I admit that one of the reasons I love living in the PNW (the Western half, at least) is that we tend to be socially standoffish. We're exceptionally polite and compassionate, but not overtly friendly. It takes quite a long time to get a native (or near-native, like m'self) to warm up enough to socialize with regularly, and get close to. But the benefit of that is that once you do make it past the polite smiles and handshakes, the friendship you do get out of it is deeper and far more sincere than you might find elsewhere.
See, people are always talking about how legendarily friendly people are in the South and Midwest. They talk about how folks will bring casseroles to a new neighbor, chitchat in line at the grocery store, etc. People coming here from those environs tend to describe our local social customs as cold, at best, and perhaps even rude. (Our habit, for instance, of not RSVPing to social events until the last possible moment.)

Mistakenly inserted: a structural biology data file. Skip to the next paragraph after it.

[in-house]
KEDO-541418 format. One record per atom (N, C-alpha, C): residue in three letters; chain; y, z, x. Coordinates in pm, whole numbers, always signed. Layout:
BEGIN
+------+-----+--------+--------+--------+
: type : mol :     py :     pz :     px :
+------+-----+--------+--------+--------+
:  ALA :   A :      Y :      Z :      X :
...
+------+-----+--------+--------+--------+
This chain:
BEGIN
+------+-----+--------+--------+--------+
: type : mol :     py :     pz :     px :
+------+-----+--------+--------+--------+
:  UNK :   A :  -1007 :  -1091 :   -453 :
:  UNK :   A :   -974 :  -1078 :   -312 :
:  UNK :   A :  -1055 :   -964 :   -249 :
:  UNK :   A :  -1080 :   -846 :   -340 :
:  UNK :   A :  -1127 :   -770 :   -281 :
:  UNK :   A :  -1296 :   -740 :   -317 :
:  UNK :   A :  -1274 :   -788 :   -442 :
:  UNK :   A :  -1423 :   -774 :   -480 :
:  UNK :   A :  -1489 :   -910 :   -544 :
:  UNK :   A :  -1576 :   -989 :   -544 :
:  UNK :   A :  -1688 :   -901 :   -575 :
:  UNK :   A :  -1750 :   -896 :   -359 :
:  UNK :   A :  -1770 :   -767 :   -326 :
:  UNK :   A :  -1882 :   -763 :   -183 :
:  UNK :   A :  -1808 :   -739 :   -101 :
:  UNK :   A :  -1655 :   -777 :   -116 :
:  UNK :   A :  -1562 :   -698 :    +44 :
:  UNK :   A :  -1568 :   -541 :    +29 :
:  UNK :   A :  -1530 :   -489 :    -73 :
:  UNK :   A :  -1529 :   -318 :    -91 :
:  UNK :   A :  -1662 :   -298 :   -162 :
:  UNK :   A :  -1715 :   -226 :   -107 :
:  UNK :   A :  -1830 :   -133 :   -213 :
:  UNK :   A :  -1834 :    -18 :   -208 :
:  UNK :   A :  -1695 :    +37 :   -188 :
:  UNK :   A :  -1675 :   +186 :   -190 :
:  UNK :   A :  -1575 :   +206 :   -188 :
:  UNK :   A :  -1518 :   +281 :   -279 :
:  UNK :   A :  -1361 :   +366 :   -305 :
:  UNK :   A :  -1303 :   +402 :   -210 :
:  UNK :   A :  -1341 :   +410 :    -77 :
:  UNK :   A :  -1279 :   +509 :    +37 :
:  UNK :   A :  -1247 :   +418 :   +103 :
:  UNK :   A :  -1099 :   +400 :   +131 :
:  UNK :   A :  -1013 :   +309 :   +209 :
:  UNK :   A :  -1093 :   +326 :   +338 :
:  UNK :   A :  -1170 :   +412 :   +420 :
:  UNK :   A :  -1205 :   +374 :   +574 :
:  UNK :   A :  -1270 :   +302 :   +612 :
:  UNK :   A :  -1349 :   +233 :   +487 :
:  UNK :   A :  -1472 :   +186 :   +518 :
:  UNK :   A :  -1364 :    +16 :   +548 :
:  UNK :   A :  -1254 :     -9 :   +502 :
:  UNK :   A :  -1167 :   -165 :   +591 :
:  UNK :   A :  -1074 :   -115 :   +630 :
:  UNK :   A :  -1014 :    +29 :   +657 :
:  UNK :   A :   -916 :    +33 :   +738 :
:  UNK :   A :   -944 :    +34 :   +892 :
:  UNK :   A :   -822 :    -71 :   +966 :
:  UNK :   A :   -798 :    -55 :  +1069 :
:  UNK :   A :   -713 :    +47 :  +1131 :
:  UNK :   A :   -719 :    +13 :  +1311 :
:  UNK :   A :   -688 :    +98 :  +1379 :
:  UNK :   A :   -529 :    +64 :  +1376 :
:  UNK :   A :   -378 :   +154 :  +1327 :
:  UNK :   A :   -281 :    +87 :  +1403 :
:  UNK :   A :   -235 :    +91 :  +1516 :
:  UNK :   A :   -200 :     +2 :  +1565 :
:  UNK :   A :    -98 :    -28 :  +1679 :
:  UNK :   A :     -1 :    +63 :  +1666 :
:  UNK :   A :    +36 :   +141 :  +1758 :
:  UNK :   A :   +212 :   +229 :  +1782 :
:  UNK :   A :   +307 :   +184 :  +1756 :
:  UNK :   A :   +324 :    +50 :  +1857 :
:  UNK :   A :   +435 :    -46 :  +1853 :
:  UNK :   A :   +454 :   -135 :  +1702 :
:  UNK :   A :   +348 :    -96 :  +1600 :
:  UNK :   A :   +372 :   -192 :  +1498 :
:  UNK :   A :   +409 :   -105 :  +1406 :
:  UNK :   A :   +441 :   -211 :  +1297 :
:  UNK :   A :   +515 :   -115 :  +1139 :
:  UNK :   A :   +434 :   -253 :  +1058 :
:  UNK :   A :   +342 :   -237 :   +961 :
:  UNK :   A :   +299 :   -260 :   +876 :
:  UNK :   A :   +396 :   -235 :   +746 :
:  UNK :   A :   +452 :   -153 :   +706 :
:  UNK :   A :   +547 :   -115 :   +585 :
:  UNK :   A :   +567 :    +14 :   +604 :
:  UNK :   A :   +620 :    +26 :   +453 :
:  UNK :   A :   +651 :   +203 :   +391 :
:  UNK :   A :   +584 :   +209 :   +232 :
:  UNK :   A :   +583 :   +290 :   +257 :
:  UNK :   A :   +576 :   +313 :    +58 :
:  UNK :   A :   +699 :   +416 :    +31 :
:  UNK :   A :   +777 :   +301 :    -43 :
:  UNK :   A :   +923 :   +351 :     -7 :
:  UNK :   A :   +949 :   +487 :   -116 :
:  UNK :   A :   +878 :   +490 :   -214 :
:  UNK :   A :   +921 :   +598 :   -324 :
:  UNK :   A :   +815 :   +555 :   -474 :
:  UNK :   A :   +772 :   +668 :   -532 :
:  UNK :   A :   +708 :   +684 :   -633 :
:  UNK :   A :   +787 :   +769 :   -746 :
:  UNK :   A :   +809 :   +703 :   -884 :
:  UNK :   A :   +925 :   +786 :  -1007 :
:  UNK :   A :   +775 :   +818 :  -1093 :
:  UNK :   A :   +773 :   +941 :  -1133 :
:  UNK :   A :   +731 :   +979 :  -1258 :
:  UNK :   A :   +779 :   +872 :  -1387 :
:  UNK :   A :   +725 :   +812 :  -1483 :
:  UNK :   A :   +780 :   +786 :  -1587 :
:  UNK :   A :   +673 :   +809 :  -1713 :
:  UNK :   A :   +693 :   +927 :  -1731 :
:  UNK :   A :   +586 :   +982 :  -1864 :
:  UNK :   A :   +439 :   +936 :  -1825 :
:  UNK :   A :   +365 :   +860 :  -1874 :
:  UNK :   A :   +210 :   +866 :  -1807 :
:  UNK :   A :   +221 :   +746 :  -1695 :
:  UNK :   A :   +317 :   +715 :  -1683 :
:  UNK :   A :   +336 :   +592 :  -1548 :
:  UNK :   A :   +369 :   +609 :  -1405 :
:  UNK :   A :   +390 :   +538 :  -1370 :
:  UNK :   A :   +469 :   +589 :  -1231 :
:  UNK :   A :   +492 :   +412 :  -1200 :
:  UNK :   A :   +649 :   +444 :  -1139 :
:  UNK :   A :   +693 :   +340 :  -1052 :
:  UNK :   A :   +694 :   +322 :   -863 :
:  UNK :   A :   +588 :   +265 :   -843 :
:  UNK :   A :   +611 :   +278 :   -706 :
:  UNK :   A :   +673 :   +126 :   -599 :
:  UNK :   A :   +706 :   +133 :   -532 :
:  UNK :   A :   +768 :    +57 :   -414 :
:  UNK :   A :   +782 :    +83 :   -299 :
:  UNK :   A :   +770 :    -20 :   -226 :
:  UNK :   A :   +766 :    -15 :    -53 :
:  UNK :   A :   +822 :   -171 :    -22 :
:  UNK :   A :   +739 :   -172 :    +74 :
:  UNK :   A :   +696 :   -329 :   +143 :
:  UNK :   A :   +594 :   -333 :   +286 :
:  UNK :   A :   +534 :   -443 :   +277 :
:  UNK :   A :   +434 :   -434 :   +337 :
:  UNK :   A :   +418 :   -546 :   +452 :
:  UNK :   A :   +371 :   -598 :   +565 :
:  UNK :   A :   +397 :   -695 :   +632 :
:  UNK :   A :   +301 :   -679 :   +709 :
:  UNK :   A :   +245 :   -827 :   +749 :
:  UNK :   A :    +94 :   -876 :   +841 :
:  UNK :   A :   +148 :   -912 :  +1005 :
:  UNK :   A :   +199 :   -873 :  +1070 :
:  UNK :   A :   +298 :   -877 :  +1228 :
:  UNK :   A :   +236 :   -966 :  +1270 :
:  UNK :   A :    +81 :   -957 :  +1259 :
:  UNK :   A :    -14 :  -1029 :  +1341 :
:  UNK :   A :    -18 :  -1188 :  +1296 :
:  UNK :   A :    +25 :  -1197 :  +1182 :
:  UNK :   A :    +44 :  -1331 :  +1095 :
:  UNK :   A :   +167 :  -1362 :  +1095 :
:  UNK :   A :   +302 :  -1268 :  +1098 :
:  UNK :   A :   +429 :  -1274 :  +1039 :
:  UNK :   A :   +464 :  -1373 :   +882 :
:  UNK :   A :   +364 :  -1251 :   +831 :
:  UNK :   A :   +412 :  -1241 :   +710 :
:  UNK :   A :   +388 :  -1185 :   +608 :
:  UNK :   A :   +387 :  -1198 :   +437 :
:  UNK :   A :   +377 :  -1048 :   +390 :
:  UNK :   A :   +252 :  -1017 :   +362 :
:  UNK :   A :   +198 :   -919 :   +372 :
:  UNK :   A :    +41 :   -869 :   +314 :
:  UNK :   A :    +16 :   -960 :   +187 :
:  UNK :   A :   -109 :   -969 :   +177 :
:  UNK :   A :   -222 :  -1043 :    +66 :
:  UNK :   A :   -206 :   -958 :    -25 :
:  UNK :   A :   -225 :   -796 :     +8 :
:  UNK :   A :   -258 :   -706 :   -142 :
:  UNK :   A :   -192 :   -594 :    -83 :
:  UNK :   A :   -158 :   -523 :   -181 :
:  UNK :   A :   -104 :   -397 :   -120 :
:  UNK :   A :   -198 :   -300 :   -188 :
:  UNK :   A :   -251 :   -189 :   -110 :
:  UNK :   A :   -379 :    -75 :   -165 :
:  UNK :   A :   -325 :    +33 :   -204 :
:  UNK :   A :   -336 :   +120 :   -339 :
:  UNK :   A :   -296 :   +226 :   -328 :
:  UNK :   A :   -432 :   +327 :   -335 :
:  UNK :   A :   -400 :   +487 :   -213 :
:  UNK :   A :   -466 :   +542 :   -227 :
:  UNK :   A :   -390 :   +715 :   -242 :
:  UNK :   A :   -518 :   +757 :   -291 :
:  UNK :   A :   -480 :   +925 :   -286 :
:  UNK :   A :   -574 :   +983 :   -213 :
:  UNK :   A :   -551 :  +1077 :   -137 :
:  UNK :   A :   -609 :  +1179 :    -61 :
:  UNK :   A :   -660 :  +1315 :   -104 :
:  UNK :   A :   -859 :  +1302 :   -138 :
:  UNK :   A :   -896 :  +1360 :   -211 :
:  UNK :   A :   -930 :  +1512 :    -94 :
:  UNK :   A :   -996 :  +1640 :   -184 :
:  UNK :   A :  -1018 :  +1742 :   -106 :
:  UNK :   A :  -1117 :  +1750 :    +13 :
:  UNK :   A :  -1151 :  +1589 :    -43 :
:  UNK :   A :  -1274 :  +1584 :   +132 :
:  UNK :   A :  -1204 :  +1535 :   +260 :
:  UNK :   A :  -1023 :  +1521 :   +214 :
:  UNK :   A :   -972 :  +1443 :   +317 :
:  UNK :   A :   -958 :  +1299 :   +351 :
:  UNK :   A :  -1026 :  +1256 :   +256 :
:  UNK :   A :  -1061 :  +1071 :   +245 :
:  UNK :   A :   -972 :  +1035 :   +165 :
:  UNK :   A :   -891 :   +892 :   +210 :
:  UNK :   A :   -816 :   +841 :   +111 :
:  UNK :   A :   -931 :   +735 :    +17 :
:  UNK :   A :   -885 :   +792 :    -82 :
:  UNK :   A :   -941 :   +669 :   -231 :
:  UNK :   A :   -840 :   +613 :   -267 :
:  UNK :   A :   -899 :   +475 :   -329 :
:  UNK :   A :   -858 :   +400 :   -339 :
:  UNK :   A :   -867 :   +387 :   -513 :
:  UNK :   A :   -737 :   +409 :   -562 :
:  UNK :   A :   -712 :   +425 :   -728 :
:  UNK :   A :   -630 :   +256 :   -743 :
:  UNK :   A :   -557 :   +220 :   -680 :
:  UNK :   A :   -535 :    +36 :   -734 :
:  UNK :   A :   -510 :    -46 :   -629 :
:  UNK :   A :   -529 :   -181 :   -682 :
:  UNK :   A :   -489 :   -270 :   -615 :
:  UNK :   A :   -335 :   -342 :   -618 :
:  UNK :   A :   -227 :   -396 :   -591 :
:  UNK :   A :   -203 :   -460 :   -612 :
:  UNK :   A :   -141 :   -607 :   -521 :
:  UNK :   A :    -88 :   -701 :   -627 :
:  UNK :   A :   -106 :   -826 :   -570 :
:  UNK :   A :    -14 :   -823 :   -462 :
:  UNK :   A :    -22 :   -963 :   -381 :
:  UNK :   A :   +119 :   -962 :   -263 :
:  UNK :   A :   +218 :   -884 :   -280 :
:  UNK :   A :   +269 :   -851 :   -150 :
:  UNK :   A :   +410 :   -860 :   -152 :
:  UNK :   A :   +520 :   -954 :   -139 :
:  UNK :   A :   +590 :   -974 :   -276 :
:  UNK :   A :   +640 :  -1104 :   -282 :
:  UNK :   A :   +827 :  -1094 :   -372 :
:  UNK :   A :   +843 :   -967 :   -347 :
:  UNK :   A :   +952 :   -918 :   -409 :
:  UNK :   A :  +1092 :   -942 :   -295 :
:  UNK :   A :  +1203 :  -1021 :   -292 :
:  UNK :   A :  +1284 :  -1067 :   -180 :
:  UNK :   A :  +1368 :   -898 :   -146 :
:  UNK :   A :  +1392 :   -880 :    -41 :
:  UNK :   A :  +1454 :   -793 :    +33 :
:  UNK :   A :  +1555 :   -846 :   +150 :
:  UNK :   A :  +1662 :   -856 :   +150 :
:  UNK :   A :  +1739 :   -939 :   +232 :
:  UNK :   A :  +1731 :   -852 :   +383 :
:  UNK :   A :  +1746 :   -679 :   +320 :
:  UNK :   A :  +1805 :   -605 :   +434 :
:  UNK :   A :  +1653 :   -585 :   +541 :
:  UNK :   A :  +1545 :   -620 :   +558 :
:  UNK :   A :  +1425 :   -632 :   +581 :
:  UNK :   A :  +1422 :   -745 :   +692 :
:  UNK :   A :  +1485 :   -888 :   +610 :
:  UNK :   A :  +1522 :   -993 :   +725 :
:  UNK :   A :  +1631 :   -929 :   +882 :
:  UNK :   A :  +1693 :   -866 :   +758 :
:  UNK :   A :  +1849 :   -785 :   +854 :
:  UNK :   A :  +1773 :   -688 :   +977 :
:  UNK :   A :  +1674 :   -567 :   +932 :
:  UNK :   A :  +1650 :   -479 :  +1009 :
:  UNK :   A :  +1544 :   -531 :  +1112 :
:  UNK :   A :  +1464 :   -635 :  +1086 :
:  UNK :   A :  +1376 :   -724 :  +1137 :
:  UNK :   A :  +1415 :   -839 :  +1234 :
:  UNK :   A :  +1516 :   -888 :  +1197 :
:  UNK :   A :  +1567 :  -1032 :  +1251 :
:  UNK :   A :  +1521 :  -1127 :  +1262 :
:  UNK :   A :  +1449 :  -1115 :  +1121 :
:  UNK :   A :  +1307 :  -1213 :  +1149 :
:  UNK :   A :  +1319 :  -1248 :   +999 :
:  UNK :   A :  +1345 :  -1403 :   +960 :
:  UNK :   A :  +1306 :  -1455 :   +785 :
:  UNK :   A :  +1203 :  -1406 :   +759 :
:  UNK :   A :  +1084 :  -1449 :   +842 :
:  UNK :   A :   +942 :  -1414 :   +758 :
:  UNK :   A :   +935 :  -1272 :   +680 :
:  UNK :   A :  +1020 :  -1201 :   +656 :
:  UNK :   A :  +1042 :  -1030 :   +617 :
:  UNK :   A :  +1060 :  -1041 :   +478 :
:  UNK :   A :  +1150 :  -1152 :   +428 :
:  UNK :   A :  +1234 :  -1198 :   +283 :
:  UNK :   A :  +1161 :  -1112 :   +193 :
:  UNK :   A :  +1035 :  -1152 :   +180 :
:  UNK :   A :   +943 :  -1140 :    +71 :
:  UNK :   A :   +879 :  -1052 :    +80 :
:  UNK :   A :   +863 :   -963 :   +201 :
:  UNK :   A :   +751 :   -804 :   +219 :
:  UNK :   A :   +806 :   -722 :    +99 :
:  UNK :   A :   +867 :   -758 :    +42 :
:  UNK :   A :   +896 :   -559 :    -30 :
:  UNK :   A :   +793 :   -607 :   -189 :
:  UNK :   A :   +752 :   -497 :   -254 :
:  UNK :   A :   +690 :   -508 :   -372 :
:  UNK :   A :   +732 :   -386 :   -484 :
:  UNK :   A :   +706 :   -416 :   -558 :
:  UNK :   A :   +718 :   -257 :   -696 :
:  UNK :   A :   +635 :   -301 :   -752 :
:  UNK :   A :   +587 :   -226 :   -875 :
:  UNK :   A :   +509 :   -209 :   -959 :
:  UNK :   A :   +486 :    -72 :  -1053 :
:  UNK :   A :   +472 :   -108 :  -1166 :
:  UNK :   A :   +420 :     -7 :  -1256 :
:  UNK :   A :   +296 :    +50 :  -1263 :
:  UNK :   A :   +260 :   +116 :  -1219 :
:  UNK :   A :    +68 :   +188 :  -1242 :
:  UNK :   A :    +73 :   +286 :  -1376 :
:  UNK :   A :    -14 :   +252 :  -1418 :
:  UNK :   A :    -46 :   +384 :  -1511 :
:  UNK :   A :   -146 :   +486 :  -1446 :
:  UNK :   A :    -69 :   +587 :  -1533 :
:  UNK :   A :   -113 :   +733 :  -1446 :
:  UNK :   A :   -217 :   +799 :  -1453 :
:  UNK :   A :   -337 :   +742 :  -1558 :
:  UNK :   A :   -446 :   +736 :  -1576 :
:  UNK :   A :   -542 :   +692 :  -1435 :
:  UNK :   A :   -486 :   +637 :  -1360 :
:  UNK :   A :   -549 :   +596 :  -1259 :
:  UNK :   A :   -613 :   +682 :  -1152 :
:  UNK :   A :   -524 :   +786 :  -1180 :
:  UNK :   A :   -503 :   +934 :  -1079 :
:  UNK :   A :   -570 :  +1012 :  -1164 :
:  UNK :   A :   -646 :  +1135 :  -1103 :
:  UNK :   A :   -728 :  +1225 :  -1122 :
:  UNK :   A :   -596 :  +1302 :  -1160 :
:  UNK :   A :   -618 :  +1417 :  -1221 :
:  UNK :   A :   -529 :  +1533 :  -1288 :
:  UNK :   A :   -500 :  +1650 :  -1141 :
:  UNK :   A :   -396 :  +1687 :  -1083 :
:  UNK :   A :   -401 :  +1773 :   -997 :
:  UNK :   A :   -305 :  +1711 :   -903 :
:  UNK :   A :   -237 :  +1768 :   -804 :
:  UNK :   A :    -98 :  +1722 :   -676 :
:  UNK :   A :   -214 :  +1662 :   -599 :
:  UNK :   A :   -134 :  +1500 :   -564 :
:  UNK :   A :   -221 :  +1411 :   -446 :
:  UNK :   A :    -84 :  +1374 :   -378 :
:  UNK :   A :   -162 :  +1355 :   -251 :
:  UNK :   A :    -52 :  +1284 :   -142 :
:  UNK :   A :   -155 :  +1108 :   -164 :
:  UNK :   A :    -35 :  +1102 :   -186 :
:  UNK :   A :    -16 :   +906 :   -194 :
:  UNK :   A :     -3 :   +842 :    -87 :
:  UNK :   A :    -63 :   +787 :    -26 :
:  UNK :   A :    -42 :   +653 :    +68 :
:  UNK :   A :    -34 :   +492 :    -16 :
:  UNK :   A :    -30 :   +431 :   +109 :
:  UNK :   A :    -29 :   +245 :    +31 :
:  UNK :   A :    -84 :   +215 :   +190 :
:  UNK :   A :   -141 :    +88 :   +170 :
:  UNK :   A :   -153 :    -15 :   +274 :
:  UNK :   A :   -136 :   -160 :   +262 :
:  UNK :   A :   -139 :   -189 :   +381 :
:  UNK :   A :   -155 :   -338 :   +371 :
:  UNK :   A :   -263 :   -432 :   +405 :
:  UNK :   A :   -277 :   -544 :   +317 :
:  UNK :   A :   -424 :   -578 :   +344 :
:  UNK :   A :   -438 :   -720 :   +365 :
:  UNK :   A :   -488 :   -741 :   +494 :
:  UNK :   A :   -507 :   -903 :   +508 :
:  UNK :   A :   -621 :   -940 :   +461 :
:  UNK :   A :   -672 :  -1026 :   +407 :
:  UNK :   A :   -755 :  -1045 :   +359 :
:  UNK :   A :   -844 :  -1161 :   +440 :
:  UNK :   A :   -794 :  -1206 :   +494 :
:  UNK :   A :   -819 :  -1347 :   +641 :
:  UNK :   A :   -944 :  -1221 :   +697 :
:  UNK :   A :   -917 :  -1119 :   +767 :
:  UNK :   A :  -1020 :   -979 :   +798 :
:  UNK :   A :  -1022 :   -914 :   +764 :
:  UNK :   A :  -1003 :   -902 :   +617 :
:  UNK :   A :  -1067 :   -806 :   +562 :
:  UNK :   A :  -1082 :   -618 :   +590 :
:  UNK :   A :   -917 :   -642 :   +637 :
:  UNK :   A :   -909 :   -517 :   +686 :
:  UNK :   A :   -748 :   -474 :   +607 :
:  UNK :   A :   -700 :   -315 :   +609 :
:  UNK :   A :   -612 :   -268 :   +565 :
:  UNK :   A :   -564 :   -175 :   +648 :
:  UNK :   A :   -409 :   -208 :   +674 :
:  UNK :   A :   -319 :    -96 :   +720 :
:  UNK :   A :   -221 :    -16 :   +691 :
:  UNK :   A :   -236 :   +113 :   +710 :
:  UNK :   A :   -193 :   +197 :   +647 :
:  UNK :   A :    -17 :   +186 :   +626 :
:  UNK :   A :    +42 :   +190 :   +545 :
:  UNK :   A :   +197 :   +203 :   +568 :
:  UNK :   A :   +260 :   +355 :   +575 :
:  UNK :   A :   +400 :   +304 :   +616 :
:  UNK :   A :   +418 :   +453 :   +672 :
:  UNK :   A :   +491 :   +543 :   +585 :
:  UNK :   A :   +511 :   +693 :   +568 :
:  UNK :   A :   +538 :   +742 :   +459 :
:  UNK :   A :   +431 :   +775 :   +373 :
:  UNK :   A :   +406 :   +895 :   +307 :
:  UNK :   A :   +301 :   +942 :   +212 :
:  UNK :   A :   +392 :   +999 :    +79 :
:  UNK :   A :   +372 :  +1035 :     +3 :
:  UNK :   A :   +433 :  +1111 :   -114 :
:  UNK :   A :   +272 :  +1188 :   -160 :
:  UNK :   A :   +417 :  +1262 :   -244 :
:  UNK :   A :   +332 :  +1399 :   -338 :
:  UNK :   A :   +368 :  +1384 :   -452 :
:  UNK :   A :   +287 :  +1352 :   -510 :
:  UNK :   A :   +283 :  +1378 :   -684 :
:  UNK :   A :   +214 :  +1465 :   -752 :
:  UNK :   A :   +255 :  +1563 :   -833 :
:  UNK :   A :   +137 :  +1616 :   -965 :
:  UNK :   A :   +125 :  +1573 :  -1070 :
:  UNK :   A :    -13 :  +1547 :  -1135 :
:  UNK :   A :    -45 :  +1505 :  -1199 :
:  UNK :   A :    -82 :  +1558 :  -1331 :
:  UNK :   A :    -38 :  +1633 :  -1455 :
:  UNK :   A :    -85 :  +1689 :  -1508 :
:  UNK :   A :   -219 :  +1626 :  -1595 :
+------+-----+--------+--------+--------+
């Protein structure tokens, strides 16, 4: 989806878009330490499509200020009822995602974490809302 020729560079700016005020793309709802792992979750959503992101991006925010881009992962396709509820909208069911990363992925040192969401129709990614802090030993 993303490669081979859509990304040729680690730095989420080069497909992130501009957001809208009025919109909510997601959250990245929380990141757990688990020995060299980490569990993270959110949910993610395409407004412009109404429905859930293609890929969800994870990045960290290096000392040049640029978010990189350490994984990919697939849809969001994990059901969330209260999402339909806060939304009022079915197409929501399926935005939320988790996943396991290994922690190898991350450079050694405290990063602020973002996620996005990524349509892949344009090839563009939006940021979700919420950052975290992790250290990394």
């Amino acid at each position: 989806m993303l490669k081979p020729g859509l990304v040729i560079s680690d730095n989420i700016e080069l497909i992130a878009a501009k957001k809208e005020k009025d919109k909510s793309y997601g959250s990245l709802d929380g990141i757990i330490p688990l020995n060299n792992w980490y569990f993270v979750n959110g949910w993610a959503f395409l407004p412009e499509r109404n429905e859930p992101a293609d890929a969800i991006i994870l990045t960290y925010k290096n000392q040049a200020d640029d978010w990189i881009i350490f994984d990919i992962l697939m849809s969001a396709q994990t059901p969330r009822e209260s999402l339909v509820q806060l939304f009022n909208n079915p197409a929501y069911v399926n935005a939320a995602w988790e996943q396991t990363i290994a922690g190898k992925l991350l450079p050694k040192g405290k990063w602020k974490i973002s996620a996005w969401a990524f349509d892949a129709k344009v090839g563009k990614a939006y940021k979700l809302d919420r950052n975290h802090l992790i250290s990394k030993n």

But the difference is that the friendliness one tends to find in those other places only goes so far, because it's a custom borne of the safety of sameness.
( Diversity counts )
So, yes, it's easier to feel isolated living here than it might be for people who easily fit in with the majority elsewhere. But the benefit is that the friendships we make here are much more satisfying than an insincere hug from some stranger in Texas might be. I've heard us described as the Northwest Mafia, and that's not entirely inaccurate. It's a damn hard time getting into a "family" but once you're in, you're in for life. Granted that if you screw up, that life's pretty damned short, but still. ;)
( * )